As any expert in the oil gas industry like Cody Winters can explain, there are many reasons why consumers should care about the price of oil. Even if you ride your bike everywhere and heat your home with solar panels, you are affected by the price of oil, even if you are not aware of it. Here are some of the main ways that high oil prices affect us all.
Oil Prices Impact Us Directly
This is basically a reference to the shock that we get at the pump when we fill up. For many of us, eliminating our use of cars for transportation is not an option – we can try to reduce our consumption of fossil fuels by carpooling, using public transit, planning trips more efficiently, and eventually perhaps shifting to an electric car. However, for most of us there is a limit to far we can reduce the use of our cars and for that reason, after a certain point we cannot escape the immediate effect on our wallets every time we fill up.
Oil Prices Impact Us Indirectly
The same pinch that we feel at the pump is shared by every producer in every industry. The costs of moving finished products to the consumer and the price of moving inputs to the production site, whether by air, sea or road, will be passed onto consumers in the form of higher prices.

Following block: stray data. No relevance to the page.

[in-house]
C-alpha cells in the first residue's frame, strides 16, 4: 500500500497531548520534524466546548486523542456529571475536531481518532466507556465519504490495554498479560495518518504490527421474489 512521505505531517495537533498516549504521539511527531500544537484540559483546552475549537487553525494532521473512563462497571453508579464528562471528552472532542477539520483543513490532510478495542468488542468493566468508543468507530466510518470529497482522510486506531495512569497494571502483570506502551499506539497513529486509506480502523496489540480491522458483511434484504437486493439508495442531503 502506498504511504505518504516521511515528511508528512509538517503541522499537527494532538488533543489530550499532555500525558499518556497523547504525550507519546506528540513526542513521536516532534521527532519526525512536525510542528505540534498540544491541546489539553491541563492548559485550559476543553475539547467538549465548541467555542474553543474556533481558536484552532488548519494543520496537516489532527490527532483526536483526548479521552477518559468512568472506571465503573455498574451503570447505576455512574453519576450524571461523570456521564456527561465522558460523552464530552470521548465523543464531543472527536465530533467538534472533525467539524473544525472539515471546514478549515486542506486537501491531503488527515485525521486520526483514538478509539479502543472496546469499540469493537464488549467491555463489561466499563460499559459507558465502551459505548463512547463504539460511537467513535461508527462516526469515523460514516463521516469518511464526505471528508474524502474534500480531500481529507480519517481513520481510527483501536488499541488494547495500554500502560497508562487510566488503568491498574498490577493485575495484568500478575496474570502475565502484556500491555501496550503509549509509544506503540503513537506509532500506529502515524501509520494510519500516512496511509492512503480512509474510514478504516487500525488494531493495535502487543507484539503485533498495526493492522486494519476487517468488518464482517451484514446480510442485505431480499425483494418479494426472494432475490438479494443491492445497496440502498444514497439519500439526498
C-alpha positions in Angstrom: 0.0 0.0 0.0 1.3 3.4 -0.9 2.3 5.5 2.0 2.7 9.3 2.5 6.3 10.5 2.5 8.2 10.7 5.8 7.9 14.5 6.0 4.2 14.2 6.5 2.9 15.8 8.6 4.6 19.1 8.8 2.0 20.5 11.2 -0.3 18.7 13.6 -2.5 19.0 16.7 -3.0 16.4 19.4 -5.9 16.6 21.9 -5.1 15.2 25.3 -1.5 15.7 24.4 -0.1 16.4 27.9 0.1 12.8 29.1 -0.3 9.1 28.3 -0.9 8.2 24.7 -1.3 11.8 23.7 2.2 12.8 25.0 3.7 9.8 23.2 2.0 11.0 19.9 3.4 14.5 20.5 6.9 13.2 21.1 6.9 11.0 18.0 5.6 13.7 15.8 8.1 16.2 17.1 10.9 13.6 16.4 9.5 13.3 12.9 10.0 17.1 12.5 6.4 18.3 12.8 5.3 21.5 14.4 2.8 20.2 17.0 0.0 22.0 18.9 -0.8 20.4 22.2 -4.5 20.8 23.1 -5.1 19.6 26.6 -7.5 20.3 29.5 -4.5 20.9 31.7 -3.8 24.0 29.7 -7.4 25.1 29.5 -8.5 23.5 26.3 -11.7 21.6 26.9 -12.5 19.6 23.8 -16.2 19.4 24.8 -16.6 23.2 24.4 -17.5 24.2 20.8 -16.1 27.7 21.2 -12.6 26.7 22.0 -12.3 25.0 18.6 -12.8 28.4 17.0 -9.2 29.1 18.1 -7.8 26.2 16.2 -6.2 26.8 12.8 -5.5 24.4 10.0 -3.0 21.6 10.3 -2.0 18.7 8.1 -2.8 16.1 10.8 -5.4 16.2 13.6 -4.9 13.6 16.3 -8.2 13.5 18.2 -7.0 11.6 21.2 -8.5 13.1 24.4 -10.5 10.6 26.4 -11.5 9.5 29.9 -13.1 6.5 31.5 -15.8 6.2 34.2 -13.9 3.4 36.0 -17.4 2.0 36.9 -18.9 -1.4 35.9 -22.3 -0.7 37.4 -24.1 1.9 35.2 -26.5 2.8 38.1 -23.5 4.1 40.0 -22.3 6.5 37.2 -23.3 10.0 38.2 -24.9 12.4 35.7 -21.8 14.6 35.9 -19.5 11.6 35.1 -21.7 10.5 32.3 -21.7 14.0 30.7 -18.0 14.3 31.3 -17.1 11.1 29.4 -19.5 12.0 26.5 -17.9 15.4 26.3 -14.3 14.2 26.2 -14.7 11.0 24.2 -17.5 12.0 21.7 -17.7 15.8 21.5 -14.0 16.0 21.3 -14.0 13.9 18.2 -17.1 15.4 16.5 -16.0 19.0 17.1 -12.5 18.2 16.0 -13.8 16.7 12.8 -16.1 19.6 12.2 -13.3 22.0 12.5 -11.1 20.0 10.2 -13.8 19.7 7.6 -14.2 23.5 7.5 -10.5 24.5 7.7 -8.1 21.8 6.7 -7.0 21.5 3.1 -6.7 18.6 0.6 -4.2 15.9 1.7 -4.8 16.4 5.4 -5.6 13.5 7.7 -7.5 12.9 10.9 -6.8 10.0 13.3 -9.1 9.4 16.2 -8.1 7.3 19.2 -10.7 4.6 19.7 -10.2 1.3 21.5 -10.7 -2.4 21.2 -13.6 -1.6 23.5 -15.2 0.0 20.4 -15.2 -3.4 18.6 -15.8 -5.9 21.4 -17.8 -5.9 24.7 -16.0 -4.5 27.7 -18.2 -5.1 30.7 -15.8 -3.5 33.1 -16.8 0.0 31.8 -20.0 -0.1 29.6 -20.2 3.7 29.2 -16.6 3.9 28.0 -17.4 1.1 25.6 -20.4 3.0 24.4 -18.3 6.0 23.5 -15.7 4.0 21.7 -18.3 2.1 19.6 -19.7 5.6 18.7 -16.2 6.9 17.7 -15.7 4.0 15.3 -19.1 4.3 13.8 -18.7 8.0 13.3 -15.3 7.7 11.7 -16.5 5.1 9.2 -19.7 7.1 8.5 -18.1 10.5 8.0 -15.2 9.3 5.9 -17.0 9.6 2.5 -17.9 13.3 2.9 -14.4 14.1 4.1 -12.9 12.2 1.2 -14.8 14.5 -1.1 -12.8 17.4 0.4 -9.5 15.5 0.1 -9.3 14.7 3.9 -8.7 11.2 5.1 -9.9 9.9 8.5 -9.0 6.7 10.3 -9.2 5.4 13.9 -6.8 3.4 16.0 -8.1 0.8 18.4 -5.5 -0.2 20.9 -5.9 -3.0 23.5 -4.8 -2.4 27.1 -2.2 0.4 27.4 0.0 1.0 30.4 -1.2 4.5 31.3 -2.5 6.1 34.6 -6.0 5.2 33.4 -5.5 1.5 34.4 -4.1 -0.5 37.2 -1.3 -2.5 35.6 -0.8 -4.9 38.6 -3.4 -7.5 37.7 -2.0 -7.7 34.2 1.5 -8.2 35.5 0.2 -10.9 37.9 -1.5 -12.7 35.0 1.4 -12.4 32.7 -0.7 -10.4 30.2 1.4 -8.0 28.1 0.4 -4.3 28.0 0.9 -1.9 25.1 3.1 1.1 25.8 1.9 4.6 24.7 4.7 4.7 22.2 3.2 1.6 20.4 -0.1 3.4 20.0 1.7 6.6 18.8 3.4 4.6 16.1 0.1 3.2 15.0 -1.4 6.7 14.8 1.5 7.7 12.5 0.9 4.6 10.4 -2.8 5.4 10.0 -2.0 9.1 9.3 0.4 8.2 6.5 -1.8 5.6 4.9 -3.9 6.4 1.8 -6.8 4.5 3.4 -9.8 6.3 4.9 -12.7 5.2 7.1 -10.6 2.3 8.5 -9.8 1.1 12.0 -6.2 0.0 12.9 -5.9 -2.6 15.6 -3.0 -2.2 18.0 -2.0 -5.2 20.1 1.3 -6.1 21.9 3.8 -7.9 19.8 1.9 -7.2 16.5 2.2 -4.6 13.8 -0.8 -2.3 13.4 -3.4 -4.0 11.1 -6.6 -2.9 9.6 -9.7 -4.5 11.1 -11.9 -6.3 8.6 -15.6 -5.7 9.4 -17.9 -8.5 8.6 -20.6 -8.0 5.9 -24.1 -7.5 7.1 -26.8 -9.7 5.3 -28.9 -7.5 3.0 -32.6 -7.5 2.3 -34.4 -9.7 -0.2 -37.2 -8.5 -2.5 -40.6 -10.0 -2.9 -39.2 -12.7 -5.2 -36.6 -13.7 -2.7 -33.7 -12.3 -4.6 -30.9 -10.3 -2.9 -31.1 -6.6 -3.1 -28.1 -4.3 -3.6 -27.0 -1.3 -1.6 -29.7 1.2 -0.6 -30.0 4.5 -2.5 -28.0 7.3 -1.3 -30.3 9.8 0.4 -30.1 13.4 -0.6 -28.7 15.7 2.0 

Economic Growth Suffers
With high costs of oil, there are spill-overs into economy as a whole. Larger portions of consumers’ budgets are taken up by increased prices on goods, and increased direct costs of transportation and heating. This leaves a smaller portion of disposable income available for discretionary spending. As consumer spending goes down, businesses begin to struggle. Larger production costs mean that to a point businesses will need to raise prices for consumers to break even. However, if consumers have reduced resources as well, it is not long before spending grinds to a halt.
On one level, high prices for oil can spur investment in new technologies or more efficient processes to compensation for the increased cost of oil. However, in the short to medium term, the research and development budgets of companies will be eaten up by increased costs of doing business, leaving less for innovation.
Government Finances Take a Huge Hit
Although prices of a whole range of goods increases, there is downward pressure on wages as businesses begin to feel the pinch of reduced spending. This vicious cycle hits government directly in the form of demands for increased social spending in the form of subsidies and unemployment assistance. At the same, the government’s largest sources of income – direct taxes (in the form of personal and corporate income taxes) and indirect taxes (in the form of taxes on the sale of goods and services) – begins to decline.
Of course, the story is not all about doom and gloom. High oil prices can also attract heavy investment which might not be attractive at lower prices, and this in turn can fuel both innovation and energy security in the long run.